“Now when I ride with slower people then I’m quite happy to hold back and stick with them, I know what it’s like to be that person! I would rather that someone was enjoying themselves and I was going a little slower than they were miserable and I was just waiting at the top.
“That was the reason behind the Chix, to be encouraging. I’m part of another group but there are so many arguments and fights and taking the piss out of each other. You couldn’t ask a simple question like “What tyres for…?” without people coming back with stupid comments like “round ones”. On the Chix it’s much more positive stuff, we wouldn’t let anyone be negative. I’m not a “rad” or “awesome” mountain biker, I just wanted it to be about normal women riders being able to find other normal women riders. Some of our members are fantastic riders, and some are more normal, we all have to start somewhere. Some people don’t know how to change a tyre or don’t know what sort of bike to get but it’s a place you can come and get a sensible answer. And if you have had a bad ride or bad week there’s someone to say, “I’ve been there, you will get it back” and to offer to meet up for a ride or to session stuff. And that’s exactly what I wanted from it, to encourage normal women to ride.”
Was the Chix group set up as a local group or did you start more globally?
“At first it was mainly for women around Hamsterley, it was a group where women could find other women to ride with without any grief or hassle. I was already friends with some other girls who are now admin of the group; Dawn, Ash and Sarah, and with them I started the group from there. We started sharing it with local riders by word of mouth and it went from there. We meet people at races or when we were going other places so got some flyers printed to spread the word. As more people get to know about it the more people have joined the group. Now, because of some of the people we have in the group, we get mentioned much more.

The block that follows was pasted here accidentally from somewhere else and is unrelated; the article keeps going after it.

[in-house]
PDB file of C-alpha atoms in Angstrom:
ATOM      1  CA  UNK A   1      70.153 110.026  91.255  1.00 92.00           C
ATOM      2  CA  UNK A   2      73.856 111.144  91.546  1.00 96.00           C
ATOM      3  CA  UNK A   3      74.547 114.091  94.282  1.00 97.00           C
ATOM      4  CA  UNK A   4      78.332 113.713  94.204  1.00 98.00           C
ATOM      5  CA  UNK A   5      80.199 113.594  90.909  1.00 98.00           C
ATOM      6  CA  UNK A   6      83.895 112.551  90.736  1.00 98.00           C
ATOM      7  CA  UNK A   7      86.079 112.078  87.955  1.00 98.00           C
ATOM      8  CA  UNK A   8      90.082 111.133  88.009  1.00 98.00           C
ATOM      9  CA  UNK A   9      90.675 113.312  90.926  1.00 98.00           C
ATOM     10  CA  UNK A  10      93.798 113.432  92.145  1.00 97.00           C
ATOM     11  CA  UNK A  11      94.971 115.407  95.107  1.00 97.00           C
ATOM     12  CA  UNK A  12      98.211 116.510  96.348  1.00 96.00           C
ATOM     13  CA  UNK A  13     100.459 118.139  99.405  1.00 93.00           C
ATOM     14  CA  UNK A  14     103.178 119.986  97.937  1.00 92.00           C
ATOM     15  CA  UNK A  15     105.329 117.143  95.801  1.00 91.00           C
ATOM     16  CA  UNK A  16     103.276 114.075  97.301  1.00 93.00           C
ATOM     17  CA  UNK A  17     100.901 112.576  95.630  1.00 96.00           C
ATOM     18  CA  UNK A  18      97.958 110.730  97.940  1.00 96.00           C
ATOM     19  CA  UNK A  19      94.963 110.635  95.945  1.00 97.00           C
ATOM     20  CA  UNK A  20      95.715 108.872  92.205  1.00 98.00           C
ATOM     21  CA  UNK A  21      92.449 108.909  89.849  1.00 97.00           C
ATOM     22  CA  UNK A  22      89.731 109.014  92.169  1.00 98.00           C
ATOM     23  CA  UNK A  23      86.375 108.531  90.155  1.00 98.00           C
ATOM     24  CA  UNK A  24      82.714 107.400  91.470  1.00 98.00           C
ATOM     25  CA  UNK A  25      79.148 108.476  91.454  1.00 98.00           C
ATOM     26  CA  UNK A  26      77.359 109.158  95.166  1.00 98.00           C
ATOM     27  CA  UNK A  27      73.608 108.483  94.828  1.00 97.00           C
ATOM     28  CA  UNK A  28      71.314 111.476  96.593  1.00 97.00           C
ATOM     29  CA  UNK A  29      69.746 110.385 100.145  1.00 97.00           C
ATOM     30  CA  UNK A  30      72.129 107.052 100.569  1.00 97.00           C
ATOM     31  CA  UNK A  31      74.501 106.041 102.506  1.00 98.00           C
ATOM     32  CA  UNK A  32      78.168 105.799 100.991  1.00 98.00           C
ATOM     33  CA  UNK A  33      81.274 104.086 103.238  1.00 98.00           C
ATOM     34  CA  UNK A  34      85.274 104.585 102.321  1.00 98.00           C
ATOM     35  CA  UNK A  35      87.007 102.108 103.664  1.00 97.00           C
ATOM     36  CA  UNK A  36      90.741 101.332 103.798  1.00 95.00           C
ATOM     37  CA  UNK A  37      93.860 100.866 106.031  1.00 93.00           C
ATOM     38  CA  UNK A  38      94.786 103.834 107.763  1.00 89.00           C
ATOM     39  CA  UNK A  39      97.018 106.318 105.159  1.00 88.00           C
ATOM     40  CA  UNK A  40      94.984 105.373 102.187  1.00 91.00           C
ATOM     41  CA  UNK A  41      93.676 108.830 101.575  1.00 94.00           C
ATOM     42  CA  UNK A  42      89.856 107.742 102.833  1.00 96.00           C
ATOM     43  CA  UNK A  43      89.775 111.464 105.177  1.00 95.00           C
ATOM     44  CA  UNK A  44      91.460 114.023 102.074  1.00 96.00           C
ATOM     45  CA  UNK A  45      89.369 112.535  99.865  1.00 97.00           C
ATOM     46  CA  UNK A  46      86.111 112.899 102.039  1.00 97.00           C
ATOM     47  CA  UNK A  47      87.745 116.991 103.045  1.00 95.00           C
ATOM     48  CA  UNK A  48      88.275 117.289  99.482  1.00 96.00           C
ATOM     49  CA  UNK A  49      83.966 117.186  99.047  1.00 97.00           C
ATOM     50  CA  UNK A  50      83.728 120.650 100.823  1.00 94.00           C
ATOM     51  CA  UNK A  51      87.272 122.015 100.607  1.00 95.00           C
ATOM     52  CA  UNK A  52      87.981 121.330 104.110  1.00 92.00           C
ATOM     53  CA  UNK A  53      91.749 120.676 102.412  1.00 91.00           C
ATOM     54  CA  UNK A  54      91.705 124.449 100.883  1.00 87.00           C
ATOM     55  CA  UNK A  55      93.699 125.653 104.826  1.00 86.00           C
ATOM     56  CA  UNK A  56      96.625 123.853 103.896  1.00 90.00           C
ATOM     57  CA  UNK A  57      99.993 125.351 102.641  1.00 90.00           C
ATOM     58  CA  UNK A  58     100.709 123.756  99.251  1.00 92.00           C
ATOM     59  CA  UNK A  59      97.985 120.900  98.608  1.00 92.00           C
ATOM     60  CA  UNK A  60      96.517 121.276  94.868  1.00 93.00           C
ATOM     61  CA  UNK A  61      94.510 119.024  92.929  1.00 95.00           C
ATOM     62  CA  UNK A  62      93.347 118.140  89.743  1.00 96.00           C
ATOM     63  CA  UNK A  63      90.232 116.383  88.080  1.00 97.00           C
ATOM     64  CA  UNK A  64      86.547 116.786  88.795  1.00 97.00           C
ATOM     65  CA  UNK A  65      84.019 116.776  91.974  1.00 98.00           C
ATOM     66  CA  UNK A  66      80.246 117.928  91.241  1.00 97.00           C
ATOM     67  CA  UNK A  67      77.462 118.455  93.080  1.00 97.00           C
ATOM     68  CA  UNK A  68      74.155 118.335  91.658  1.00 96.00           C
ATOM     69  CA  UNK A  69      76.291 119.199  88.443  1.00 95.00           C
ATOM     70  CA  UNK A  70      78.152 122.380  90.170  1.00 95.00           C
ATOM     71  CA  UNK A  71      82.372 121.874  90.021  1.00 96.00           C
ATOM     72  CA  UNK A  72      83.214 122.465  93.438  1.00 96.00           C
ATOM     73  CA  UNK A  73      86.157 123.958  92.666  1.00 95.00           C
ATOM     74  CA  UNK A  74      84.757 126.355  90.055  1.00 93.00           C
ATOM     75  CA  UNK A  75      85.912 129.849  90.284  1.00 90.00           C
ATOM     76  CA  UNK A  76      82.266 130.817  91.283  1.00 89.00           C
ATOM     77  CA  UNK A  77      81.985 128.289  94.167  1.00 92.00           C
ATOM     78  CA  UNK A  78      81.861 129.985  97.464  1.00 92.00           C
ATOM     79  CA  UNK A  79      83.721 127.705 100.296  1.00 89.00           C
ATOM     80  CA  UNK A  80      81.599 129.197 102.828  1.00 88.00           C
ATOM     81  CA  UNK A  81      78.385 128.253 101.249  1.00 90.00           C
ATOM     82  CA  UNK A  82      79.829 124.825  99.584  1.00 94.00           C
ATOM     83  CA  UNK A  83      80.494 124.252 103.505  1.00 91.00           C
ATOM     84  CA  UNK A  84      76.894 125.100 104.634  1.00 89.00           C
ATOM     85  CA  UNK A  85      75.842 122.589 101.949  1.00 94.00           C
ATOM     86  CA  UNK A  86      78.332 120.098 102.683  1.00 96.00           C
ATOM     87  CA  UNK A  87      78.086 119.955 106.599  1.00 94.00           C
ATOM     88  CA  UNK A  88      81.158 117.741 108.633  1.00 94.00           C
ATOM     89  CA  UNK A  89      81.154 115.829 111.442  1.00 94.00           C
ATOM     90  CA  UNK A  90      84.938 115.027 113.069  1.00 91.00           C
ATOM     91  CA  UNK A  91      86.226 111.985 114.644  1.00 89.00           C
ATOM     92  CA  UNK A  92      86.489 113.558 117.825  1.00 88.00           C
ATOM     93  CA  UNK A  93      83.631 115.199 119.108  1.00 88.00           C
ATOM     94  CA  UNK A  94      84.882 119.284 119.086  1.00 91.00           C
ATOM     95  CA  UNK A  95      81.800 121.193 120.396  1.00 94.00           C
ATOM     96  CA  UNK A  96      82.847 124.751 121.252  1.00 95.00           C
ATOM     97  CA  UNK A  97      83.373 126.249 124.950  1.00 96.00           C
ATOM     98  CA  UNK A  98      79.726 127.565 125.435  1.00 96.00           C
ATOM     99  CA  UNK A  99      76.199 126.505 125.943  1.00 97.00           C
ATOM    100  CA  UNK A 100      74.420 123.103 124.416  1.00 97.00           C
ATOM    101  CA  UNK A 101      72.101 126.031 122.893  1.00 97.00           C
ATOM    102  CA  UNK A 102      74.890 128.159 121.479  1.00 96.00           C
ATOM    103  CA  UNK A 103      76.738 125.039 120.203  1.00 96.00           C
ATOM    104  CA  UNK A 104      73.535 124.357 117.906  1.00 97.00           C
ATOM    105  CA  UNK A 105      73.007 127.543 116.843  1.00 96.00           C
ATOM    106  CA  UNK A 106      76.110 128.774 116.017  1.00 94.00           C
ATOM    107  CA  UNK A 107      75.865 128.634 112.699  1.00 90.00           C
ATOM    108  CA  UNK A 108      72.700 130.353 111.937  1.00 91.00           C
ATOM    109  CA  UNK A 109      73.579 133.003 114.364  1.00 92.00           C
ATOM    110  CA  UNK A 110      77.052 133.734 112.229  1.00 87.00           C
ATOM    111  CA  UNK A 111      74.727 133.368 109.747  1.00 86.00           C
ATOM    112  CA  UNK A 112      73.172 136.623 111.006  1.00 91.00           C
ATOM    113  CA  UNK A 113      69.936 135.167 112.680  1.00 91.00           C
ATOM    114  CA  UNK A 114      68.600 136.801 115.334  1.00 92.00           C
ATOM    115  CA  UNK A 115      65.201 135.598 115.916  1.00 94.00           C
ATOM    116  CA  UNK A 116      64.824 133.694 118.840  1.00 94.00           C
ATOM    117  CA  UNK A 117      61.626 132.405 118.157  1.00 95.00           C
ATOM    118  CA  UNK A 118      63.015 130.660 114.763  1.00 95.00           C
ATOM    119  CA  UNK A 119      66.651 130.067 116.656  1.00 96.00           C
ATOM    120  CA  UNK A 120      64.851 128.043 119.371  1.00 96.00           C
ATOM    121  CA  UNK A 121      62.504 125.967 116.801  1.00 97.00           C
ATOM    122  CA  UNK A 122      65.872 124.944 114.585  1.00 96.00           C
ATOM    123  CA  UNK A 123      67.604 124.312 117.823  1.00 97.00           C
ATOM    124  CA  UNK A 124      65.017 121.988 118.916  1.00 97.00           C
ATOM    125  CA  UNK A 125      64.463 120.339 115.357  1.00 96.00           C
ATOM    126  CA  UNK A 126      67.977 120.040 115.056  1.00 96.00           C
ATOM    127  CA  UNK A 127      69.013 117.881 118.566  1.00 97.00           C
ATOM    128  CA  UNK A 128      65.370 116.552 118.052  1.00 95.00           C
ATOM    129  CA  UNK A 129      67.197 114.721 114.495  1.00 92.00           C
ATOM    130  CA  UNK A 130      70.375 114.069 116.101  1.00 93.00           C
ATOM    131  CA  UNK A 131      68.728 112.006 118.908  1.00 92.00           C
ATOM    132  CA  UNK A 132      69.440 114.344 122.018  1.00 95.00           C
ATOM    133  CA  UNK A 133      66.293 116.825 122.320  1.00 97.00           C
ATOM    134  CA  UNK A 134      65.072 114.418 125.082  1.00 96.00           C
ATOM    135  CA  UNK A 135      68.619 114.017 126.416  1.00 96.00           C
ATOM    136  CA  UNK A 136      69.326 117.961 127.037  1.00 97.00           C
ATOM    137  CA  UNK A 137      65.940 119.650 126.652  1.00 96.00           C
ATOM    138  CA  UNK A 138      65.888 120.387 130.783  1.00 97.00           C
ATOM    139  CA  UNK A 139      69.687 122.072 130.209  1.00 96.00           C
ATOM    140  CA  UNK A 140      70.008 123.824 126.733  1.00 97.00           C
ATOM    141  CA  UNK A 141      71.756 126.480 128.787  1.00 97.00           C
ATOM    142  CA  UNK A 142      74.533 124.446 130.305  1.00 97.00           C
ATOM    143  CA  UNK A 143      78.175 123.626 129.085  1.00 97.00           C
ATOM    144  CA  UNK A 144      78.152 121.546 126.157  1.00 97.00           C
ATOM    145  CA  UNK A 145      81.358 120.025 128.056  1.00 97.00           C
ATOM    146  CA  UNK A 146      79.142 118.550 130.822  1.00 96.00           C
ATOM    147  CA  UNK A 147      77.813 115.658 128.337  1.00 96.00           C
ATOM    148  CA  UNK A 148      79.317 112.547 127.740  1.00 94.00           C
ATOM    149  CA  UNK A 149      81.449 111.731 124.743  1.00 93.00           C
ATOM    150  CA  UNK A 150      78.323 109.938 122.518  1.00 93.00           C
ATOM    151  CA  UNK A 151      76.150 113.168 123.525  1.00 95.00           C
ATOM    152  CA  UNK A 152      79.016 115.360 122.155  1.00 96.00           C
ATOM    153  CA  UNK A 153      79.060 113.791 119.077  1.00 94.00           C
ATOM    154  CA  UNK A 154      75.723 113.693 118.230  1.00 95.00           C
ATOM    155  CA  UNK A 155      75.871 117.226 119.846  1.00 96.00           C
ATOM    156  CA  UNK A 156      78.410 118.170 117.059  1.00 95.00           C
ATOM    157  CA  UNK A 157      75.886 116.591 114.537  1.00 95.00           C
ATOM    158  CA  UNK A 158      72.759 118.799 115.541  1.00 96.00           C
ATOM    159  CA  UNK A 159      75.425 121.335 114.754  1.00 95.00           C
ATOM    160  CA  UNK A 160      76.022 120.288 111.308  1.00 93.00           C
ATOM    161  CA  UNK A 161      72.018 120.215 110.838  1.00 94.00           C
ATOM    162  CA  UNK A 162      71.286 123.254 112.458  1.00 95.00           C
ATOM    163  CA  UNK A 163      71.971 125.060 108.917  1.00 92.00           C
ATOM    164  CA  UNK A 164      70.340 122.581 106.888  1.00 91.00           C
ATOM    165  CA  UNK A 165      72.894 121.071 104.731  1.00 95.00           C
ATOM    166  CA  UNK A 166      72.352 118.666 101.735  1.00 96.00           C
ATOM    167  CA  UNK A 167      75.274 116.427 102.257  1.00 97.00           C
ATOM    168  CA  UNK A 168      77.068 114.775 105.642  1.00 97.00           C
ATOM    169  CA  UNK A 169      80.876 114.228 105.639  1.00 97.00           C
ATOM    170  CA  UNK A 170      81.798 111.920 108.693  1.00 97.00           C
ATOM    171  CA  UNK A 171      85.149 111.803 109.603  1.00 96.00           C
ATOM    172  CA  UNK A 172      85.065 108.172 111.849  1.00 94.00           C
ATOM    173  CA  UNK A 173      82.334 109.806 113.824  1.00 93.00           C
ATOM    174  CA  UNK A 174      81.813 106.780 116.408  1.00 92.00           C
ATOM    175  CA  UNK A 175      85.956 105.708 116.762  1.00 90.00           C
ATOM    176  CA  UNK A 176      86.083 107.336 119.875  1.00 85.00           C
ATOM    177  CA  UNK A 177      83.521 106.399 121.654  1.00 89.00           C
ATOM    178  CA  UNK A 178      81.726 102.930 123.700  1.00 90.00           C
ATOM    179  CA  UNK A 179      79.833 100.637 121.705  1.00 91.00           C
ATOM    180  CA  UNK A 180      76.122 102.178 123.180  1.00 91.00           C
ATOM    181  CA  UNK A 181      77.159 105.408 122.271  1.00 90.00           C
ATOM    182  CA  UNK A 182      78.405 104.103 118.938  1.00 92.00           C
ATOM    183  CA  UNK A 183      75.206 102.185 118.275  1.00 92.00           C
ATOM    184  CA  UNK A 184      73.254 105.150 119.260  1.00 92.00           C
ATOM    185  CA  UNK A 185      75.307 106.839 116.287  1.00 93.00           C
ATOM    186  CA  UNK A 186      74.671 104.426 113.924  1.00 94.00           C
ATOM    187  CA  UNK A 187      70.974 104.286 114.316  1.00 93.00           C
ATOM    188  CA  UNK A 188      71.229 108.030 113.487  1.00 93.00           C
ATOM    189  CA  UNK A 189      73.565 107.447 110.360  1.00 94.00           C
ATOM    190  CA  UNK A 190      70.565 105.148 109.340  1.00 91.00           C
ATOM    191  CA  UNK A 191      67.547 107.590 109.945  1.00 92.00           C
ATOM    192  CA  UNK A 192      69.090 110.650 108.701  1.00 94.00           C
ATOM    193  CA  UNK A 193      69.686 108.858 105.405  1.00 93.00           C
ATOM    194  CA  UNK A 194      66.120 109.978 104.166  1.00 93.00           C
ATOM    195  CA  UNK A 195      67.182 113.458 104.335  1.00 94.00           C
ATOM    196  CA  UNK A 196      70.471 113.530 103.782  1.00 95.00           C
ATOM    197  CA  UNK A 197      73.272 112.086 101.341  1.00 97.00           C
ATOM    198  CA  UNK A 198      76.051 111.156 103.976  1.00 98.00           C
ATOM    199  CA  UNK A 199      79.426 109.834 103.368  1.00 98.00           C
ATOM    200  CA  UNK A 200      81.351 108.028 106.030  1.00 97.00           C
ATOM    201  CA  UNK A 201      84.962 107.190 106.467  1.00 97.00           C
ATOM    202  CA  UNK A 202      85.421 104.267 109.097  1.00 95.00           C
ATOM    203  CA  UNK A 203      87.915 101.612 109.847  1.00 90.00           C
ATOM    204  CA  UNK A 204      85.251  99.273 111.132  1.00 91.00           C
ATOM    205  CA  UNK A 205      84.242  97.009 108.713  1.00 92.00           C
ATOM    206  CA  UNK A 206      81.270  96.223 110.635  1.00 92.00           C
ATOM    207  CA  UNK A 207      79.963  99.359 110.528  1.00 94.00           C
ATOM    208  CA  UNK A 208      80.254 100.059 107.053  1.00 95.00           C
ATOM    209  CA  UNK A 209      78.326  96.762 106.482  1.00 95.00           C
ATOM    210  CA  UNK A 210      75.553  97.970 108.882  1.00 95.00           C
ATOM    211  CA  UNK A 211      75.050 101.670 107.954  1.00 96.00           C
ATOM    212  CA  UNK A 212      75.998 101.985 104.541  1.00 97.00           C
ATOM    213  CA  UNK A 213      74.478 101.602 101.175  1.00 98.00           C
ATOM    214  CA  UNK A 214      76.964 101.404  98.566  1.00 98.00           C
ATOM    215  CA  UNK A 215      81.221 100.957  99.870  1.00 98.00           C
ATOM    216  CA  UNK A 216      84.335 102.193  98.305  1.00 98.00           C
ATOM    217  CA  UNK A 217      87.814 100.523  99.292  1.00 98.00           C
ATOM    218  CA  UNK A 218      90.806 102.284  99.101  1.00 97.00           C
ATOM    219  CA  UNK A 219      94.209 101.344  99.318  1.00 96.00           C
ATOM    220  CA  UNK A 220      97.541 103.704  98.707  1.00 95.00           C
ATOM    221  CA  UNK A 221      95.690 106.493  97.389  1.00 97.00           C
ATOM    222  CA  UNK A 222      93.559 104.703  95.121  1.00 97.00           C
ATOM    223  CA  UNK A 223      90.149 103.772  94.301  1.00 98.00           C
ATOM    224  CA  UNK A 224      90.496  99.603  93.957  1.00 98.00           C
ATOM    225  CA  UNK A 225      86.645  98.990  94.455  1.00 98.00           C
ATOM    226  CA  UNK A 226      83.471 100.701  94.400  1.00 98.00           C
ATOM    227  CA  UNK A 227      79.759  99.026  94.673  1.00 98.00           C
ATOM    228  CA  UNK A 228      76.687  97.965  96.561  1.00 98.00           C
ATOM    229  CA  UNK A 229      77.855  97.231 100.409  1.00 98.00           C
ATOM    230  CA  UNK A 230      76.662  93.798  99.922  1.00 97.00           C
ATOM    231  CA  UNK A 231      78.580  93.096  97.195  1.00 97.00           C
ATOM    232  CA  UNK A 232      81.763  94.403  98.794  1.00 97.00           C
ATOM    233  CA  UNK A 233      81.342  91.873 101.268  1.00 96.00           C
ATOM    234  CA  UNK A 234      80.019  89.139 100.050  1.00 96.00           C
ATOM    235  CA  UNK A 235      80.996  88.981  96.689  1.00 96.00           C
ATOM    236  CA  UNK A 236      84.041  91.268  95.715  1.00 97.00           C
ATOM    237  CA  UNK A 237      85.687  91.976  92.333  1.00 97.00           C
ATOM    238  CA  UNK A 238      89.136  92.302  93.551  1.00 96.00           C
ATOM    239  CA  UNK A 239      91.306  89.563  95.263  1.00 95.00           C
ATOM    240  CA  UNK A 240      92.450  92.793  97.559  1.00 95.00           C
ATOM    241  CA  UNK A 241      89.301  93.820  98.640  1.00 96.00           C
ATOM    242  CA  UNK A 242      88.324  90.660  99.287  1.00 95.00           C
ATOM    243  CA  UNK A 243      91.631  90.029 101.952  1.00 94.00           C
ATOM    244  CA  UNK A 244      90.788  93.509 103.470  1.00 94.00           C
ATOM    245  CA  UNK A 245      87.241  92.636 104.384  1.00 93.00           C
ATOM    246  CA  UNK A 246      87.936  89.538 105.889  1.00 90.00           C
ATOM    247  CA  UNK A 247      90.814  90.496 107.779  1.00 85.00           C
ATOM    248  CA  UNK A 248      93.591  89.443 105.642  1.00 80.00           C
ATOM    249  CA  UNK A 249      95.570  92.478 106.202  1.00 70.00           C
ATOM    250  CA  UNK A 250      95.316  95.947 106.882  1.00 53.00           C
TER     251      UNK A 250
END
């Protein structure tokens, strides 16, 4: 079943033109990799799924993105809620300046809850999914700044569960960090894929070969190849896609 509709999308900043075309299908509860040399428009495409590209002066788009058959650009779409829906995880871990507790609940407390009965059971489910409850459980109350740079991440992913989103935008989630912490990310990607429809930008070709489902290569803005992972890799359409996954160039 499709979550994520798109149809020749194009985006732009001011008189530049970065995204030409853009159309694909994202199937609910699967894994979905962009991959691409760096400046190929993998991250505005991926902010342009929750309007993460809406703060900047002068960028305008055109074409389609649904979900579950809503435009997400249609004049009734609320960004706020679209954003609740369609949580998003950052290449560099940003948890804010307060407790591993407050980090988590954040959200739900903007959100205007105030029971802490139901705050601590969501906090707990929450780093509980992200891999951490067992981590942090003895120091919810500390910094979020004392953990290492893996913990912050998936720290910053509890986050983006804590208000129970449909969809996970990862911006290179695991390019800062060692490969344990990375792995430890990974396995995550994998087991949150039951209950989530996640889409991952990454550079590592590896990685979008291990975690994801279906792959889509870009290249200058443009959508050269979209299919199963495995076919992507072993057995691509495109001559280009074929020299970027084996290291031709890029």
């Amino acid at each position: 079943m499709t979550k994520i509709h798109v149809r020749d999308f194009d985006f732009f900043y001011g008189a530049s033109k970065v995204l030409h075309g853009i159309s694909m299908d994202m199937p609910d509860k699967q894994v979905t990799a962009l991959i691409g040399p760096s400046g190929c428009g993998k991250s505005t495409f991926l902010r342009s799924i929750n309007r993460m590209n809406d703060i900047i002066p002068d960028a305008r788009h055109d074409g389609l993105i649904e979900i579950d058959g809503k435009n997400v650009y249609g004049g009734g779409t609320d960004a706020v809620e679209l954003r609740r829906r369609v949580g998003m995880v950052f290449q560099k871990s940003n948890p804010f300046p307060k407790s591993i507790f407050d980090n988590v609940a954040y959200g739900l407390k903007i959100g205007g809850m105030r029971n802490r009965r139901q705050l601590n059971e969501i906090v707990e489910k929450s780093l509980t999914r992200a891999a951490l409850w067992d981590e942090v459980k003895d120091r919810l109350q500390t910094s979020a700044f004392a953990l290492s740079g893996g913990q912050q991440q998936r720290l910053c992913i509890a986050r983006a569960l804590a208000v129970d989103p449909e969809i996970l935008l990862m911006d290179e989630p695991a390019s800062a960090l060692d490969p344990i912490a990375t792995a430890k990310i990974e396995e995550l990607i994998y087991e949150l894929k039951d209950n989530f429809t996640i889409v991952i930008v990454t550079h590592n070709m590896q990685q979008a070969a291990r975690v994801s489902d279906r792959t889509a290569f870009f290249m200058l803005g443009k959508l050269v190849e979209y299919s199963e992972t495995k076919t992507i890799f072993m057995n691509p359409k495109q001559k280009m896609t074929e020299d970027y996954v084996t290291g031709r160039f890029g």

“We started in January 2015 and now have over 3,000 members mainly in the UK but all over the world too. It’s a bit weird really how many members we have and where they all are.
“Whilst it’s mainly a mountain bike group of course there’s loads of stuff in there which is applicable to all sorts of cycling: saddles, chamois cream, riding at different times of the month; so we don’t discourage any types of cyclists becoming members.”
As admins, do you have to do much to control who posts what or does it just reflect the attitude of the group?
“Last week there was a discussion about cyclists getting registered and insured and no-one agreed with it, and she deleted the post and said it caused bad feeling but I disagreed, it was good discussion and we want that. As long as it doesn’t get personal and nasty we’re happy for people to discuss bigger things. I think we’ve only ever had problems at the beginning when someone was quite negative about others’ posts and we stepped in then but since then people have just got a feel for it being a friendly group. Of course, sometimes people do disagree, and we will step in if it gets personal or nasty but it rarely happens.”
Are there any MTB Chix and Trails rides or events?